We are in the middle of re-designing our evaluation process. 

Direct observation has always been a part of the process but the approach was too broad. We would have to prioritize what feedback to give to maximize effectiveness. 

So we have come up with a guided direct observation. First tutors will take an assessment and develop an action plan. The action plan has each tutor prioritize three skills they want to improve. 

We are currently testing the self-assessment for reliability with content from our training. I think that having reliable instruments will be the key to accomplishing guided direct observations. I also think this may be the answer to the grades thing, because like other folks have said, there are far too many variables. 

We are currently doing a great literature review about how direct observation works in medical school. 

If anyone is interested in the details my contact information is down below. 

William G. Hardaway 
Academic Support Coordinator 
CSUF Learning Center 
[log in to unmask] 
(559) 278-3052 
----- Original Message -----
From: "Tacy Holliday" <[log in to unmask]> 
To: [log in to unmask] 
Sent: Tuesday, April 17, 2012 9:02:07 AM 
Subject: TUTOR EVALUATION & Grades 

Dorothy Briggs posed an interesting question about tutor evaluation and grades. Evaluation is a topic close to my heart right now, so I thank her for bringing it up. She mentioned hearing a comment about wanting to look at the effectiveness of tutors based on the grades their students received. 

I can relate to the desire to want to find a "magic bullet" that allows us to know exactly how tutoring impacts grades, but I would hesitate to use grade data as a one-size fits all. One of the challenges in using test grades is that there is no way to know what the students would have received without having the tutoring. For example, at my school a pilot study was done by a biology faculty member comparing students in intro biology courses with students in an intro to biology class that was linked to a study skills program. The students in the linked class had a higher exam score on average than their counterparts in the other classes. However, what we saw was that there were more students in the D, C, and B range in those classes, and no A's. We're thinking that the way to explain it is that the students learned to study better and so earned higher scores than they would have otherwise, but they were weaker students to begin with and so may have moved from a low C to a mi!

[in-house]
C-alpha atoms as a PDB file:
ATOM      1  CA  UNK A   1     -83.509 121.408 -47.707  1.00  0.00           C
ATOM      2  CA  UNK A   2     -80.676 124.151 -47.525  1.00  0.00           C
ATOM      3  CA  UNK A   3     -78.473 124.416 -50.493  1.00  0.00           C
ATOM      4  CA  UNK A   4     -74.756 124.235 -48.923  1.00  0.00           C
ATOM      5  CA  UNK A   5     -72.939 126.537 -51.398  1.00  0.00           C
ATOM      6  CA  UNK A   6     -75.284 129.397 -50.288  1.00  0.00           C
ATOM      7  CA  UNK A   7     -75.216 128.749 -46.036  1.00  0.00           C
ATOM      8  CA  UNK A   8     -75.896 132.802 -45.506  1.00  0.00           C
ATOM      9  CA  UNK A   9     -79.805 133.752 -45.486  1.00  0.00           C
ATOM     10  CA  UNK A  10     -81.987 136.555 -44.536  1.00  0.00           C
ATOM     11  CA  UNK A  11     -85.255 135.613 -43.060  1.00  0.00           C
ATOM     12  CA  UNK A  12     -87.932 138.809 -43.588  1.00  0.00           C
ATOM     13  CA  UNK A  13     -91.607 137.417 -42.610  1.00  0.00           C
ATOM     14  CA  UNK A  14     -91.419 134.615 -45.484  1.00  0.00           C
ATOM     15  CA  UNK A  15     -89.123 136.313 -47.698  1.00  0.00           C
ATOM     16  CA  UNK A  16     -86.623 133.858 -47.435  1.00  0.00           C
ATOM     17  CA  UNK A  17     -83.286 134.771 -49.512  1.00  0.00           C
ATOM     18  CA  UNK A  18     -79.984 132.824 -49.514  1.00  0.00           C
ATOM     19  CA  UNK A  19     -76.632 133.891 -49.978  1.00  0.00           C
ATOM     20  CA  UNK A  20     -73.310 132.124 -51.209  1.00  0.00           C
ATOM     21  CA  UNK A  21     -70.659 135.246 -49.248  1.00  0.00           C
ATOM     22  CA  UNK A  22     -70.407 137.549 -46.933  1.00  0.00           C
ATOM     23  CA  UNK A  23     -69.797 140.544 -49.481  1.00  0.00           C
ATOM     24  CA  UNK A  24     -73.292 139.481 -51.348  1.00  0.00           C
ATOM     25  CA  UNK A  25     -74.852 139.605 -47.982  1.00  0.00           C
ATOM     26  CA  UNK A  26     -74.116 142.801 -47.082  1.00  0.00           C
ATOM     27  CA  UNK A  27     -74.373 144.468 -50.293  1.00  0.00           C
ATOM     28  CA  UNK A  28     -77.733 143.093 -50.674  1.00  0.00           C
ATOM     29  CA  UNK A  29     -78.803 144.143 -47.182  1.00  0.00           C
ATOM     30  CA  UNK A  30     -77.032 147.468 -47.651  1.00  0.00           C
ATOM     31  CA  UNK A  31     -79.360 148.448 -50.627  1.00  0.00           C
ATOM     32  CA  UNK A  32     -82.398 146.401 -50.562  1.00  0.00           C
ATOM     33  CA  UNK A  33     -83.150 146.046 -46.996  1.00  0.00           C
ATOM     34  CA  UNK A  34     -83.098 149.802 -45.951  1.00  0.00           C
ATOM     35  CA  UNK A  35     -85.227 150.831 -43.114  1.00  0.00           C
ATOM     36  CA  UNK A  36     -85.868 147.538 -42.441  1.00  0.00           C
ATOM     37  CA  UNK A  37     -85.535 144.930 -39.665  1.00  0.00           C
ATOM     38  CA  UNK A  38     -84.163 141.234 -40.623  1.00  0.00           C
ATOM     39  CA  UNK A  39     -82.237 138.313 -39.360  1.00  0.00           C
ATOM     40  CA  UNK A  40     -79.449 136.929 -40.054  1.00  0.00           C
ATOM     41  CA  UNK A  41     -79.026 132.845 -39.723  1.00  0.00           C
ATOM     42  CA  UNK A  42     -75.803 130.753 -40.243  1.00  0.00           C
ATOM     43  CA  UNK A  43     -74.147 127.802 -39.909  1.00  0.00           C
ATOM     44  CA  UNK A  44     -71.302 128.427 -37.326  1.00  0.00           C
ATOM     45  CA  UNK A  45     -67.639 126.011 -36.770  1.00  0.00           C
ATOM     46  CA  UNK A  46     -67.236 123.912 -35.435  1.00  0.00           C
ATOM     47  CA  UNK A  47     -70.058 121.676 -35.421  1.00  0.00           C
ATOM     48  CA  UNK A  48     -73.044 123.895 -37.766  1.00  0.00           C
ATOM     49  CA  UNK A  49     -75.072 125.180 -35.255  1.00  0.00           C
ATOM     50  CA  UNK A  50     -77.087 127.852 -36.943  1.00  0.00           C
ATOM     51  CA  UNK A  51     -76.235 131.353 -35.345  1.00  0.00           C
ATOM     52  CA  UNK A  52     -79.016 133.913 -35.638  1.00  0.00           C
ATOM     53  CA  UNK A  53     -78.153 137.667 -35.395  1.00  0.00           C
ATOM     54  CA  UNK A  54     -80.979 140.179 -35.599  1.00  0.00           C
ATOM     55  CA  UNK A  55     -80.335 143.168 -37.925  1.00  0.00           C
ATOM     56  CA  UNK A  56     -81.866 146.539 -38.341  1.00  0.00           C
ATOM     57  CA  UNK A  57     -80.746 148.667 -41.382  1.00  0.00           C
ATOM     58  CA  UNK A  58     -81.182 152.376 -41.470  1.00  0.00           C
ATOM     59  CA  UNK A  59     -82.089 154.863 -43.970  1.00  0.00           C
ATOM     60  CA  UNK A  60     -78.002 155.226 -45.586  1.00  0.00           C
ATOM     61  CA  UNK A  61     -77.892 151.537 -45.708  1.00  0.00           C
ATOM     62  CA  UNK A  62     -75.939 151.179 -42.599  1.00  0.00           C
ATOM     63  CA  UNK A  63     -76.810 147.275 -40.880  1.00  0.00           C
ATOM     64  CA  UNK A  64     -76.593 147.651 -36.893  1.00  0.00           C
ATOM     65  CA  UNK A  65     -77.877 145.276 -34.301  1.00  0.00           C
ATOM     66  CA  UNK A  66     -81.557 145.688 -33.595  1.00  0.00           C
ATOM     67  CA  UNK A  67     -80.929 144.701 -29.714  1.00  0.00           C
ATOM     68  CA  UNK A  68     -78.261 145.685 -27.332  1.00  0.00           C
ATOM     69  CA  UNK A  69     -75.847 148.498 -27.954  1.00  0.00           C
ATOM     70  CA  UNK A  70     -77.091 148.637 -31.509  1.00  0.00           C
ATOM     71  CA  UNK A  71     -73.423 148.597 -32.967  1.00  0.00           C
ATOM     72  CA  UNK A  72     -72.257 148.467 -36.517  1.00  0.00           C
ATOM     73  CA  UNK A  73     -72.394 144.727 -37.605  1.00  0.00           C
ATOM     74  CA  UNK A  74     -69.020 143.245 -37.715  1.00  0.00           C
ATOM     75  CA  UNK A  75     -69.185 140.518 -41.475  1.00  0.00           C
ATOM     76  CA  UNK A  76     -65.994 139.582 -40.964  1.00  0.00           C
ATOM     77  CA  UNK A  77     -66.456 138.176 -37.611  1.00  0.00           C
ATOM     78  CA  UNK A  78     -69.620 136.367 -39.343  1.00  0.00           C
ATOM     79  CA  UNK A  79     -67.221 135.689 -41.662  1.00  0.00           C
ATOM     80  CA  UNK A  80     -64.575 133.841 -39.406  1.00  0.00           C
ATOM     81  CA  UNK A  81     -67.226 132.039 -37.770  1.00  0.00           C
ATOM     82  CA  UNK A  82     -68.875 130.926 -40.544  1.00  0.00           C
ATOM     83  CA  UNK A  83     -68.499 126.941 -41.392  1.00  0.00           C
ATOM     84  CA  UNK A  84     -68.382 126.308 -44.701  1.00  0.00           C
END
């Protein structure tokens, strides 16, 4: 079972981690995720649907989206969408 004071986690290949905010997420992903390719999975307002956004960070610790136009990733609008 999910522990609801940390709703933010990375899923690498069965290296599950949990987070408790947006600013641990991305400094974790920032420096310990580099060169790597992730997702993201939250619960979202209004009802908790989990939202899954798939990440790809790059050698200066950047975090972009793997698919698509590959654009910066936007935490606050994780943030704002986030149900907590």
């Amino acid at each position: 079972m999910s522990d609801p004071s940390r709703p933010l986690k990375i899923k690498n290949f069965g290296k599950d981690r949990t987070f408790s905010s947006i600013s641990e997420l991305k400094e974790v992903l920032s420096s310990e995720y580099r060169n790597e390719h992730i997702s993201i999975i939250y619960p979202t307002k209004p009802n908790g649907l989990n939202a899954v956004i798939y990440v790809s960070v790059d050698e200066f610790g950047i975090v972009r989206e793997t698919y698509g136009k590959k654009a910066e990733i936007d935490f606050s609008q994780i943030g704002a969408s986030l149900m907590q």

ddle C, or something like that. 

There are also many variables that make it difficult to infer causation when we're dealing with grades. A number of years ago my Center did a grade analysis of students who used the tutoring services. The only area where we found a positive correlation was with the anatomy and physiology classes because time in the Center was the only time they had access to study the body models that would be on their exams. The other subjects showed no or a negative correlation between grade and time in Center. We didn't take this to mean that they were doing worse because they were in the Center more, but that they were weaker students and so needed more help. 

I'm also concerned about setting something up that readily morphs into a "teaching to the test" mentality like we see happening too often in K-12 education. On the other hand, being able to make some connection with grades would be very helpful. It just has to be approached cautiously and with deep understanding of research methodologies. 

One of the methods I've developed and have been using is a modification of a pre-test/post-test design that allows tutors to determine whether learning occurred during the tutoring interaction. That allows me to assess if learning took place in that tutoring interaction. I can assume that if learning took place, the tutoring was effective without making the tutor responsible for the grade. If anyone is interested in learning more about that, send me an e-mail: [log in to unmask]<mailto:[log in to unmask]>. More information on that should be out in an upcoming edition of The Learning Assistance Review. 

NCLCA is offering a webinar this week and next that will cover how to assess tutoring programs and learning centers in a comprehensive way. I'd encourage any who are interested in attending. For more information:<> 

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